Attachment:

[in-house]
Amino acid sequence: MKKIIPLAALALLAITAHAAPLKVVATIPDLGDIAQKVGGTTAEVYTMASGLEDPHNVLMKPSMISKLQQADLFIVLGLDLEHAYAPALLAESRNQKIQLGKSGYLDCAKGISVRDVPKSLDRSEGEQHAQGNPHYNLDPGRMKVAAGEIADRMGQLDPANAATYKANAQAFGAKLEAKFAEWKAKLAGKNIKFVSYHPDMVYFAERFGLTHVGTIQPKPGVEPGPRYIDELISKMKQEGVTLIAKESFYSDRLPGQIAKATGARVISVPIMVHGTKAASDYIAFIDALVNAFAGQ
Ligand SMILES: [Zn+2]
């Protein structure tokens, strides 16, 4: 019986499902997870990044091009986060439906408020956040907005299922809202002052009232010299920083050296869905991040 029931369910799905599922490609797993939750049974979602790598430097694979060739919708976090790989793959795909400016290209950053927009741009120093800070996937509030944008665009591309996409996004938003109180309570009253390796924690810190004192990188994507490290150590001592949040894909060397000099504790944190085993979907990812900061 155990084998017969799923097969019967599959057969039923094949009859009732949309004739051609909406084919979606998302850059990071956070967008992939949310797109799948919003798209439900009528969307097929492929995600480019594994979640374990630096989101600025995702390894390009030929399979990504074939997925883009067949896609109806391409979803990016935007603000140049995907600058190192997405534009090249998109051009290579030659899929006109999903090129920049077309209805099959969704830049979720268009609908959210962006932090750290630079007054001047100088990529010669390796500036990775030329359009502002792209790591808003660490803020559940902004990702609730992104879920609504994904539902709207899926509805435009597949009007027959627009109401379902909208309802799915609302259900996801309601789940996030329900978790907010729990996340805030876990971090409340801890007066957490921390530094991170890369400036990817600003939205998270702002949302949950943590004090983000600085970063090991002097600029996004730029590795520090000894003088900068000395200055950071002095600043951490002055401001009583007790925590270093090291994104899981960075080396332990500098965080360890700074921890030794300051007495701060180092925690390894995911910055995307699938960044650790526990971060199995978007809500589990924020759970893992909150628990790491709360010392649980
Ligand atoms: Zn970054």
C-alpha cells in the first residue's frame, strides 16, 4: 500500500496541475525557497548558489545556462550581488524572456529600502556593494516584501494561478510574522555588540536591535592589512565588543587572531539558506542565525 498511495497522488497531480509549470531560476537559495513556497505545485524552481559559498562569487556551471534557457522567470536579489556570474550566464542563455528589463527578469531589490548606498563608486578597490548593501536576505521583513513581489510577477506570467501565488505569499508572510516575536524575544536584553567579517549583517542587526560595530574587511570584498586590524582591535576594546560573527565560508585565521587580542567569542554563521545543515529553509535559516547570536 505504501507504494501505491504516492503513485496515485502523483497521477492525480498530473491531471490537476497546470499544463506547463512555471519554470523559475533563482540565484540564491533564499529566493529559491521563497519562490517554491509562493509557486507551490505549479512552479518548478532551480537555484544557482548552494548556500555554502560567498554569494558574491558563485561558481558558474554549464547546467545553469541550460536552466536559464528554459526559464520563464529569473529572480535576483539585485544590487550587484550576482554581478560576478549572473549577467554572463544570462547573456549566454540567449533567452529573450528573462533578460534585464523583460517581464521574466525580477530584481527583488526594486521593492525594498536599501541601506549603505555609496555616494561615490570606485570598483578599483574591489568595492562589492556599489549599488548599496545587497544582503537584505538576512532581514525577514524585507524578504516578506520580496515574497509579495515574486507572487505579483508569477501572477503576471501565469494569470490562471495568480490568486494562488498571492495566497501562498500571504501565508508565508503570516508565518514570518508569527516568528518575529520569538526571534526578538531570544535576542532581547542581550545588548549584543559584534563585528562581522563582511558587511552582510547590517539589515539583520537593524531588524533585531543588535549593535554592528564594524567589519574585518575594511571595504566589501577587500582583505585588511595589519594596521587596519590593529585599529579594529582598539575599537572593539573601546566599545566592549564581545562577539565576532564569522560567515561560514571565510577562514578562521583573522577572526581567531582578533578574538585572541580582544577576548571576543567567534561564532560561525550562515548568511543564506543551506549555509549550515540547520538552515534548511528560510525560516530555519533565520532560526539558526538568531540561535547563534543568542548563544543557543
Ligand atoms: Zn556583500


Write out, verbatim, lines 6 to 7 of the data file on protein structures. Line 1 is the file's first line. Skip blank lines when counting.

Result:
C-alpha cells in the first residue's frame, strides 16, 4: 500500500496541475525557497548558489545556462550581488524572456529600502556593494516584501494561478510574522555588540536591535592589512565588543587572531539558506542565525 498511495497522488497531480509549470531560476537559495513556497505545485524552481559559498562569487556551471534557457522567470536579489556570474550566464542563455528589463527578469531589490548606498563608486578597490548593501536576505521583513513581489510577477506570467501565488505569499508572510516575536524575544536584553567579517549583517542587526560595530574587511570584498586590524582591535576594546560573527565560508585565521587580542567569542554563521545543515529553509535559516547570536 505504501507504494501505491504516492503513485496515485502523483497521477492525480498530473491531471490537476497546470499544463506547463512555471519554470523559475533563482540565484540564491533564499529566493529559491521563497519562490517554491509562493509557486507551490505549479512552479518548478532551480537555484544557482548552494548556500555554502560567498554569494558574491558563485561558481558558474554549464547546467545553469541550460536552466536559464528554459526559464520563464529569473529572480535576483539585485544590487550587484550576482554581478560576478549572473549577467554572463544570462547573456549566454540567449533567452529573450528573462533578460534585464523583460517581464521574466525580477530584481527583488526594486521593492525594498536599501541601506549603505555609496555616494561615490570606485570598483578599483574591489568595492562589492556599489549599488548599496545587497544582503537584505538576512532581514525577514524585507524578504516578506520580496515574497509579495515574486507572487505579483508569477501572477503576471501565469494569470490562471495568480490568486494562488498571492495566497501562498500571504501565508508565508503570516508565518514570518508569527516568528518575529520569538526571534526578538531570544535576542532581547542581550545588548549584543559584534563585528562581522563582511558587511552582510547590517539589515539583520537593524531588524533585531543588535549593535554592528564594524567589519574585518575594511571595504566589501577587500582583505585588511595589519594596521587596519590593529585599529579594529582598539575599537572593539573601546566599545566592549564581545562577539565576532564569522560567515561560514571565510577562514578562521583573522577572526581567531582578533578574538585572541580582544577576548571576543567567534561564532560561525550562515548568511543564506543551506549555509549550515540547520538552515534548511528560510525560516530555519533565520532560526539558526538568531540561535547563534543568542548563544543557543
Ligand atoms: Zn556583500